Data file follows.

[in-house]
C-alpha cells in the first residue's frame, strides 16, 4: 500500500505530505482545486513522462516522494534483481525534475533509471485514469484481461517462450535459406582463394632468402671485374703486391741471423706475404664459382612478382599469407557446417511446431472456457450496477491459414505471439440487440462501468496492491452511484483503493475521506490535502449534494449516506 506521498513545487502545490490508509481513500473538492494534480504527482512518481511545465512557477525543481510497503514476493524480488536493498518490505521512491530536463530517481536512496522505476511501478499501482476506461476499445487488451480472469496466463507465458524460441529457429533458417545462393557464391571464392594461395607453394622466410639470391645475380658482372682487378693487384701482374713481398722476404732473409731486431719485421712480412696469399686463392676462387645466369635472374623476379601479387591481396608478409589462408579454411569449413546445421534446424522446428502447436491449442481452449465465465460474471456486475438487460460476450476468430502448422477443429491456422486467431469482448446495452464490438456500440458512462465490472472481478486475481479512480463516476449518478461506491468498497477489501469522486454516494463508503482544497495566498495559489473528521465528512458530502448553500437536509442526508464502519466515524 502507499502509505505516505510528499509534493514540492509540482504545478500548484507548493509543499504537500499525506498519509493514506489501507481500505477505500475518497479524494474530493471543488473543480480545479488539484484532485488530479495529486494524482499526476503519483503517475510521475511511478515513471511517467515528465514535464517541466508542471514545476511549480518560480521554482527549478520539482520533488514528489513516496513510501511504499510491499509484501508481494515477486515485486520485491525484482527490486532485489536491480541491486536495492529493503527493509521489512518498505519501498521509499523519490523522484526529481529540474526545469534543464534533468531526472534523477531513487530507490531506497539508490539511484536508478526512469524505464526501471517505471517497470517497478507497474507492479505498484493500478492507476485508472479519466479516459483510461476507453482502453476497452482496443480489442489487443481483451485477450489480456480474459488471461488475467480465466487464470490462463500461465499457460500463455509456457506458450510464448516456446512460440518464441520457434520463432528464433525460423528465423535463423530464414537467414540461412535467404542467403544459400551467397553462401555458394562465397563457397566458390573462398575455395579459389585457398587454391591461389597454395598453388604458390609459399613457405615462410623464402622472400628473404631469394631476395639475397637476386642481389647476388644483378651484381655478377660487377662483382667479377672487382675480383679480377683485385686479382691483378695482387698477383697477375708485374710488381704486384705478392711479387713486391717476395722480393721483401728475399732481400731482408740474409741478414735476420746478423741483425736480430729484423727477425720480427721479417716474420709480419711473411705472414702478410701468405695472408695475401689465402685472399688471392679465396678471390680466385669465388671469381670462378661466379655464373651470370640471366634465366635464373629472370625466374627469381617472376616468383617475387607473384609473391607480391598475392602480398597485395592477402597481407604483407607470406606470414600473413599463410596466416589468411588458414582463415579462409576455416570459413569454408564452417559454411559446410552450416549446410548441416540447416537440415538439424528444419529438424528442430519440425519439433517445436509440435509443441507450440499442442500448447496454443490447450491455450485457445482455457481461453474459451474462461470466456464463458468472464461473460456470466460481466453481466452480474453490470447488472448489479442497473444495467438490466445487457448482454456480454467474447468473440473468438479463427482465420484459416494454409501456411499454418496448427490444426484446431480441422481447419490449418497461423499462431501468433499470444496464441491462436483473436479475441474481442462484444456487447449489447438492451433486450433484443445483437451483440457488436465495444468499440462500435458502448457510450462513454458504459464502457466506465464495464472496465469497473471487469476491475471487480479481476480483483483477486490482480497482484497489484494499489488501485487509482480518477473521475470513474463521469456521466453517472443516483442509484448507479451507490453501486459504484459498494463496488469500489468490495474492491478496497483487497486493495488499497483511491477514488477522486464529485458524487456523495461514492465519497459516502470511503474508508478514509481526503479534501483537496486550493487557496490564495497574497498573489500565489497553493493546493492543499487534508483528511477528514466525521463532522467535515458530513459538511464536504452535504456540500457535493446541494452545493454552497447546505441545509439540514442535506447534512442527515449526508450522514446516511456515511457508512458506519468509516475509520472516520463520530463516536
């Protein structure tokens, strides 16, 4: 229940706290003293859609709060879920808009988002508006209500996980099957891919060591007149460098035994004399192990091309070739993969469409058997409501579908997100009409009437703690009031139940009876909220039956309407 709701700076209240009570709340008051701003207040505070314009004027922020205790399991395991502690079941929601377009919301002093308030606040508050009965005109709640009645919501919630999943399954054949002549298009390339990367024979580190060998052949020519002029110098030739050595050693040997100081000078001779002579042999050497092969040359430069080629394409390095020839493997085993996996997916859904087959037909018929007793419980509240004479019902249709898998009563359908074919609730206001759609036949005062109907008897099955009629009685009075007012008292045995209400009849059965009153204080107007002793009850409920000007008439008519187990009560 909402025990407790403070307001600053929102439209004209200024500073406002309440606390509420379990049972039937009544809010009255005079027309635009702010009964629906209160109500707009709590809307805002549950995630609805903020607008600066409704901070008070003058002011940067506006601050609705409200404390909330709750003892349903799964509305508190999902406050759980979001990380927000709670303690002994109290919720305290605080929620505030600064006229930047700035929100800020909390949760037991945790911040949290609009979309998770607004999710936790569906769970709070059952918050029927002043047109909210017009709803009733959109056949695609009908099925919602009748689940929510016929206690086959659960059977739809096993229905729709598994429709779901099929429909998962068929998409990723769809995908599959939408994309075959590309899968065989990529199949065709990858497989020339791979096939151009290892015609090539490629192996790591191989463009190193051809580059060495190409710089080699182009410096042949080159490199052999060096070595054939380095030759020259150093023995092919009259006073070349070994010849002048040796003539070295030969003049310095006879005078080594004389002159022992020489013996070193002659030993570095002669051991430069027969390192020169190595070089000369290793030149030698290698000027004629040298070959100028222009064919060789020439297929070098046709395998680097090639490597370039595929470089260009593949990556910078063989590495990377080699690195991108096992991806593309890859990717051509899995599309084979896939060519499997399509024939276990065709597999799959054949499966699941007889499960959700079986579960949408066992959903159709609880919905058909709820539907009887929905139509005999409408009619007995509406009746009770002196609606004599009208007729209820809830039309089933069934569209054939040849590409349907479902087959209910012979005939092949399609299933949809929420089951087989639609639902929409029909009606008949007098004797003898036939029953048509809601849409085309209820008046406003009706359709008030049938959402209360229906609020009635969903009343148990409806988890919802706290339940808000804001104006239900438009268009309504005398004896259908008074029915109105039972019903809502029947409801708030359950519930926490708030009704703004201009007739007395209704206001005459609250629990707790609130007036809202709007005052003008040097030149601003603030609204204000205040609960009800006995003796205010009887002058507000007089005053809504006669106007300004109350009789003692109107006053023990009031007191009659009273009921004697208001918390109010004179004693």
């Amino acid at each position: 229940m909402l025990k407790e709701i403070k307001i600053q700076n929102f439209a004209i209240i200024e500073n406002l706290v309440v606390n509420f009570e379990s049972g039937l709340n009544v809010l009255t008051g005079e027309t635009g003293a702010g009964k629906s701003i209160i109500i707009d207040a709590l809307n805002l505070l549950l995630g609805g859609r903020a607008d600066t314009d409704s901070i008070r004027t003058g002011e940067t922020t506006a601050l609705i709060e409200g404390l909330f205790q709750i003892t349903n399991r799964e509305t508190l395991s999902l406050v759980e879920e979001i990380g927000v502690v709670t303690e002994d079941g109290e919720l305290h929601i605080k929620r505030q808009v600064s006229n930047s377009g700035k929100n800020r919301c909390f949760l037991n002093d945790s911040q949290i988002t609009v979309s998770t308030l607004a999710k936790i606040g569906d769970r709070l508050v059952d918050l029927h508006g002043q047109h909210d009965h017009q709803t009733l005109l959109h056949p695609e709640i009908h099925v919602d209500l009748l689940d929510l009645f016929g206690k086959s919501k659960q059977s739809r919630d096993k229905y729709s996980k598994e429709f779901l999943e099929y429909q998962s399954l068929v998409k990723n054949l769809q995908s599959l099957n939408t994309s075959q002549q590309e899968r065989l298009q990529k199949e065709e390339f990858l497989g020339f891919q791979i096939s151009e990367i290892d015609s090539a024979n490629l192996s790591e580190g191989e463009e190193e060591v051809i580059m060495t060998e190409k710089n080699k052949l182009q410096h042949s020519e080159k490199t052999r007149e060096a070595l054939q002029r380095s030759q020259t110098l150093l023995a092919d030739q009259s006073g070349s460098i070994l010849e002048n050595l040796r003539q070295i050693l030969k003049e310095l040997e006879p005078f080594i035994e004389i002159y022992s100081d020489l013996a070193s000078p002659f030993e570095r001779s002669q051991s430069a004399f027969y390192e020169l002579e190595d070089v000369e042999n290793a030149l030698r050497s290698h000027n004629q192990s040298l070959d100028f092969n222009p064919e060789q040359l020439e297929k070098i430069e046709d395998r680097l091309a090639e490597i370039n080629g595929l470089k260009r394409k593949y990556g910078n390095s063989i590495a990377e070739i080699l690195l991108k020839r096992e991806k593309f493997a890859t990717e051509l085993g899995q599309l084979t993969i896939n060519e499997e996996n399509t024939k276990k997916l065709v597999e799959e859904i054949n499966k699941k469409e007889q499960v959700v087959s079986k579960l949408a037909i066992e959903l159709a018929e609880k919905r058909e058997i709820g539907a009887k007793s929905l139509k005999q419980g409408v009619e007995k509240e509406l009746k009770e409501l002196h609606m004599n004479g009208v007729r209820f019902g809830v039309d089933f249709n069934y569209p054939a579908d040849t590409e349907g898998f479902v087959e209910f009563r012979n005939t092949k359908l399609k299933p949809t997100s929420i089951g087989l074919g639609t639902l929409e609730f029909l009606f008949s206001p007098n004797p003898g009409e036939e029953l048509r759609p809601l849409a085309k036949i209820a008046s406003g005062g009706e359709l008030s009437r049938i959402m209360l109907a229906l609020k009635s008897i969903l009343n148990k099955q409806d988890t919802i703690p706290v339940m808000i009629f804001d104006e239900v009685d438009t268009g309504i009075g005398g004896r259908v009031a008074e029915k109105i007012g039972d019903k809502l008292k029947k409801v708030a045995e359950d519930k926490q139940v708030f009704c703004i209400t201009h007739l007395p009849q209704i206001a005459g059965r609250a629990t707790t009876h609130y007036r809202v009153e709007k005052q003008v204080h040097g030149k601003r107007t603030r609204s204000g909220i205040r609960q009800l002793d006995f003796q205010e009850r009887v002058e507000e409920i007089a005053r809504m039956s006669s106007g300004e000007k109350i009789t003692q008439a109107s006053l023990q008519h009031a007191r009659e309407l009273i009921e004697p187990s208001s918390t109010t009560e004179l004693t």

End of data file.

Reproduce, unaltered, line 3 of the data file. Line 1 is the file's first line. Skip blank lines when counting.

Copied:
């Protein structure tokens, strides 16, 4: 229940706290003293859609709060879920808009988002508006209500996980099957891919060591007149460098035994004399192990091309070739993969469409058997409501579908997100009409009437703690009031139940009876909220039956309407 709701700076209240009570709340008051701003207040505070314009004027922020205790399991395991502690079941929601377009919301002093308030606040508050009965005109709640009645919501919630999943399954054949002549298009390339990367024979580190060998052949020519002029110098030739050595050693040997100081000078001779002579042999050497092969040359430069080629394409390095020839493997085993996996997916859904087959037909018929007793419980509240004479019902249709898998009563359908074919609730206001759609036949005062109907008897099955009629009685009075007012008292045995209400009849059965009153204080107007002793009850409920000007008439008519187990009560 909402025990407790403070307001600053929102439209004209200024500073406002309440606390509420379990049972039937009544809010009255005079027309635009702010009964629906209160109500707009709590809307805002549950995630609805903020607008600066409704901070008070003058002011940067506006601050609705409200404390909330709750003892349903799964509305508190999902406050759980979001990380927000709670303690002994109290919720305290605080929620505030600064006229930047700035929100800020909390949760037991945790911040949290609009979309998770607004999710936790569906769970709070059952918050029927002043047109909210017009709803009733959109056949695609009908099925919602009748689940929510016929206690086959659960059977739809096993229905729709598994429709779901099929429909998962068929998409990723769809995908599959939408994309075959590309899968065989990529199949065709990858497989020339791979096939151009290892015609090539490629192996790591191989463009190193051809580059060495190409710089080699182009410096042949080159490199052999060096070595054939380095030759020259150093023995092919009259006073070349070994010849002048040796003539070295030969003049310095006879005078080594004389002159022992020489013996070193002659030993570095002669051991430069027969390192020169190595070089000369290793030149030698290698000027004629040298070959100028222009064919060789020439297929070098046709395998680097090639490597370039595929470089260009593949990556910078063989590495990377080699690195991108096992991806593309890859990717051509899995599309084979896939060519499997399509024939276990065709597999799959054949499966699941007889499960959700079986579960949408066992959903159709609880919905058909709820539907009887929905139509005999409408009619007995509406009746009770002196609606004599009208007729209820809830039309089933069934569209054939040849590409349907479902087959209910012979005939092949399609299933949809929420089951087989639609639902929409029909009606008949007098004797003898036939029953048509809601849409085309209820008046406003009706359709008030049938959402209360229906609020009635969903009343148990409806988890919802706290339940808000804001104006239900438009268009309504005398004896259908008074029915109105039972019903809502029947409801708030359950519930926490708030009704703004201009007739007395209704206001005459609250629990707790609130007036809202709007005052003008040097030149601003603030609204204000205040609960009800006995003796205010009887002058507000007089005053809504006669106007300004109350009789003692109107006053023990009031007191009659009273009921004697208001918390109010004179004693």